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Crucial Fact

  • Her favourite word is conservatives.

NDP MP for Portneuf—Jacques-Cartier (Québec)

Won her last election, in 2011, with 42.70% of the vote.

Statements in the House

National Defence September 18th, 2014

Mr. Speaker, Canadians do not believe the Minister of National Defence's vague promises anymore. They need a minister who stands up and takes responsibility for the Conservatives' failure when it comes to the mental health of our soldiers.

With the number of soldiers who have committed suicide now higher than the number of soldiers killed in combat in Afghanistan, how does the Minister of National Defence explain that 10% of positions for mental health staff in his department remain vacant?

Situation in Iraq September 16th, 2014

Mr. Speaker, I can assure my Liberal colleague that as the government, we would never make a unilateral decision like this. We would bring the issue before the House of Commons for debate, which is what should happen, and we would hold a debate among all the parties, which is appropriate, to try and come to the best solution possible.

I am hearing these comments coming from the Liberal Party, which has a tendency to throw its support behind the government and then ask for details. We saw it with the free trade agreement with the European Union, and we are seeing it again with the current situation in Iraq. The Liberals say that it is an excellent idea and they give the government their support, but once they have said yes, then they ask for details and want to be in the know.

The NDP believes that we should have that information beforehand, that we should debate first and then vote, which is what happens in any good parliamentary democracy.

Situation in Iraq September 16th, 2014

Mr. Speaker, I would like to thank my colleague for his question.

In fact, all of the points he brought up could have been questions raised during a debate in Parliament before a vote on this mission. The points he raised are closely tied to the humanitarian aid that the NDP and the Iraqi government have been calling for. Those aspects were discussed a great deal by my colleagues during previous debates.

What my colleague is trying to do—and we see this all the time with the Conservative government—is obscure the facts and downplay the importance of debate in the House. The fact that the government has a majority does not negate its responsibility to work with other members and bring these issues before Parliament so that we can vote on them and speak to them. The NDP has already called for humanitarian aid. Statements and comments to that effect were made in committee on September 9. My colleagues made the request multiple times.

What I am not hearing from the Conservative members is any objection to the fact that their Prime Minister broke a promise that he made to Canadians in 2009. That is what I would like to debate. If we want to be able to have confidence in this government to conduct foreign operations, we first need to be able to have confidence that it can manage things on home soil.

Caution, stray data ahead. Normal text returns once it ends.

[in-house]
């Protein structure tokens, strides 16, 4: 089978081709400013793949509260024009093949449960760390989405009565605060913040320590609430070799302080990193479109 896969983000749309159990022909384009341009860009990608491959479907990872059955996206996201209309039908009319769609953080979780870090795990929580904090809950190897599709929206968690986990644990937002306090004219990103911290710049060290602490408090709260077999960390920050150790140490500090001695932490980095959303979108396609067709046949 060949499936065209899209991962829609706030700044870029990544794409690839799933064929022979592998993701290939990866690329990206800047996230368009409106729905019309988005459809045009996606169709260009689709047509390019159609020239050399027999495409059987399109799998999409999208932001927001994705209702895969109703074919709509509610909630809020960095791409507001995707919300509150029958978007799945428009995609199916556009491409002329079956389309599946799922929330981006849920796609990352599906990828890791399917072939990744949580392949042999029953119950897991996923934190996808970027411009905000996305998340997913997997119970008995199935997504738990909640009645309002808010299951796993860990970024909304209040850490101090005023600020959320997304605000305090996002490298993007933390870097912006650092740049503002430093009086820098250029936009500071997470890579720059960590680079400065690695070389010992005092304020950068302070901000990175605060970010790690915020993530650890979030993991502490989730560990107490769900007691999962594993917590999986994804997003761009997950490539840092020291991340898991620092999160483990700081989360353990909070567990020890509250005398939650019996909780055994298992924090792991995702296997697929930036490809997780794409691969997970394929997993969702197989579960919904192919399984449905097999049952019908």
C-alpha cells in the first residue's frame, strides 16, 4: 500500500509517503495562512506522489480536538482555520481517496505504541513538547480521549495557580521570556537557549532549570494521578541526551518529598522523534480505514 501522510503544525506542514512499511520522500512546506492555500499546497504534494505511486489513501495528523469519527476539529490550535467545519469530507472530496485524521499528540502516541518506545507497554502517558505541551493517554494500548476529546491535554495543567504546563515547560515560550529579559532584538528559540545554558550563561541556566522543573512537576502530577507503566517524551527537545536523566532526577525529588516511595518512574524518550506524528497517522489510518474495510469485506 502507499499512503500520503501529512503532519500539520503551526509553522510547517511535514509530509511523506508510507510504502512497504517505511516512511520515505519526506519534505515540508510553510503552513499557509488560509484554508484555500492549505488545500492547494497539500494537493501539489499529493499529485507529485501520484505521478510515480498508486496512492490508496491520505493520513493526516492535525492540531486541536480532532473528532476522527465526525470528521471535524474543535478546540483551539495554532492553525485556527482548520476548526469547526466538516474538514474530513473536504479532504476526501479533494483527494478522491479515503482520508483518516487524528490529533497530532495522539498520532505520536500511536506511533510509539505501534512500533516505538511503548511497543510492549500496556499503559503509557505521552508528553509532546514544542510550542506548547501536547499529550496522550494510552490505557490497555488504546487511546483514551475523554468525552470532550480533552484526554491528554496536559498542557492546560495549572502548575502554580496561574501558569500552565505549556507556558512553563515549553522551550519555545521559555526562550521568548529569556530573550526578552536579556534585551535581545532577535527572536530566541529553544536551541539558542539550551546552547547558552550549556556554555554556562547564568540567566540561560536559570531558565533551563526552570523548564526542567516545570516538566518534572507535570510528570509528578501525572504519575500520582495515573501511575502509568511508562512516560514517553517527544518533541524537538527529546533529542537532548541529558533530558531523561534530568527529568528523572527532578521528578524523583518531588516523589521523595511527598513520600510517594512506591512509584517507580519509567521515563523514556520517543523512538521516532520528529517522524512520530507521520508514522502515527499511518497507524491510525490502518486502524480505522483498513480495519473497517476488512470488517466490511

Situation in Iraq September 16th, 2014

Mr. Speaker, I am very proud to join with my colleagues in this very important debate we are having in the House tonight on Canada's response to the situation currently raging in Iraq.

Before I begin, I would like to say that I will be sharing my time with my hon. colleague from Esquimalt—Juan de Fuca.

The debate in the House this evening is of the utmost importance because the situation that the people of Iraq are currently facing is frankly intolerable. That has been mentioned by members of all parties in the House this evening. The terrorist organization known as the Islamic State in Iraq and the Levant has committed acts of violence that are absolutely disgusting. Civilian populations are being massacred. Civilians are the targets of extremist strikes. There is sexual violence against women, children and members of Iraq's minority communities. Many thousands of Iraqi citizens have had to flee their homes in the face of the escalation of the violence currently raging in their country.

Each of us in the House agrees on one fact. ISIL represents a humanitarian and security threat and the acts currently being committed in Iraq are likely to destabilize the region. The intensity and the nature of the acts of violence are a direct attack on human rights and the freedoms of religion, belief and association. As well, the humanitarian aid needs in Iraq are staggering. Indeed that was the government of Iraq's request to Canada. The first thing the country needs at the moment is rapid humanitarian aid for the thousands, the millions, of displaced civilians who need material support and other kinds of assistance right away.

All parties agree on those elements. Where we disagree—and this is the crux of tonight's debate—is on the Conservative government's unilateral decision to send Canadian troops to Iraq with no consultation with Parliament or even a vote here in the House. I heard people say that our party had an entire opposition day to discuss the issue and force a vote in Parliament. Beyond that, the government has completely neglected part of its responsibility here. It was the government's obligation to consult members of all parties. Each of us represents Canadians who are concerned by the current situation in Iraq. They are wondering what will be the role assigned to the Canadian troops on the ground. People still remember what happened in Afghanistan. It is very fresh in their memories.